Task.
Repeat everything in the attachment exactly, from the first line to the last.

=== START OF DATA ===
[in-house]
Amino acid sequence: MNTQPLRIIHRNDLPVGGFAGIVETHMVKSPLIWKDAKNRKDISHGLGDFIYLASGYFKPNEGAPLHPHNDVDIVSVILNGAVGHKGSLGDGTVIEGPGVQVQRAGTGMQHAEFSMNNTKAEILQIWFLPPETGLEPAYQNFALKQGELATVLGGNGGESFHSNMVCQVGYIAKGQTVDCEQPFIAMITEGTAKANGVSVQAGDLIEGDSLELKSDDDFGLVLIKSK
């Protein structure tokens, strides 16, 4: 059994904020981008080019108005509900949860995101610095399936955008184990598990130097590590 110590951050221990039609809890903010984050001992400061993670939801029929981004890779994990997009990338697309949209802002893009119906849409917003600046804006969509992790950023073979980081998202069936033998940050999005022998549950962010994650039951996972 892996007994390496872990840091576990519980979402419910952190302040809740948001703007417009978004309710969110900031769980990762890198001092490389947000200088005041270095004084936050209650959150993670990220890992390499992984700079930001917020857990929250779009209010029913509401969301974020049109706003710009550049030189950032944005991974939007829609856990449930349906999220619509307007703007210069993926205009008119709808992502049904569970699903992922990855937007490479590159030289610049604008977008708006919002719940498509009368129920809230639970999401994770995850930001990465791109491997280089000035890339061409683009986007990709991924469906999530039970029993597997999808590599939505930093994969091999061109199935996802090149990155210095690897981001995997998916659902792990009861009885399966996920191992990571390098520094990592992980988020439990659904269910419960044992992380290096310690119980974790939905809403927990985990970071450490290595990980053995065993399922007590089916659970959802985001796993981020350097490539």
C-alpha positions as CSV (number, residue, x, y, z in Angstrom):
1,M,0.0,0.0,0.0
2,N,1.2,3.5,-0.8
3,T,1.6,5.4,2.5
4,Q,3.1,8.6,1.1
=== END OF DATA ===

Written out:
[in-house]
Amino acid sequence: MNTQPLRIIHRNDLPVGGFAGIVETHMVKSPLIWKDAKNRKDISHGLGDFIYLASGYFKPNEGAPLHPHNDVDIVSVILNGAVGHKGSLGDGTVIEGPGVQVQRAGTGMQHAEFSMNNTKAEILQIWFLPPETGLEPAYQNFALKQGELATVLGGNGGESFHSNMVCQVGYIAKGQTVDCEQPFIAMITEGTAKANGVSVQAGDLIEGDSLELKSDDDFGLVLIKSK
């Protein structure tokens, strides 16, 4: 059994904020981008080019108005509900949860995101610095399936955008184990598990130097590590 110590951050221990039609809890903010984050001992400061993670939801029929981004890779994990997009990338697309949209802002893009119906849409917003600046804006969509992790950023073979980081998202069936033998940050999005022998549950962010994650039951996972 892996007994390496872990840091576990519980979402419910952190302040809740948001703007417009978004309710969110900031769980990762890198001092490389947000200088005041270095004084936050209650959150993670990220890992390499992984700079930001917020857990929250779009209010029913509401969301974020049109706003710009550049030189950032944005991974939007829609856990449930349906999220619509307007703007210069993926205009008119709808992502049904569970699903992922990855937007490479590159030289610049604008977008708006919002719940498509009368129920809230639970999401994770995850930001990465791109491997280089000035890339061409683009986007990709991924469906999530039970029993597997999808590599939505930093994969091999061109199935996802090149990155210095690897981001995997998916659902792990009861009885399966996920191992990571390098520094990592992980988020439990659904269910419960044992992380290096310690119980974790939905809403927990985990970071450490290595990980053995065993399922007590089916659970959802985001796993981020350097490539």
C-alpha positions as CSV (number, residue, x, y, z in Angstrom):
1,M,0.0,0.0,0.0
2,N,1.2,3.5,-0.8
3,T,1.6,5.4,2.5
4,Q,3.1,8.6,1.1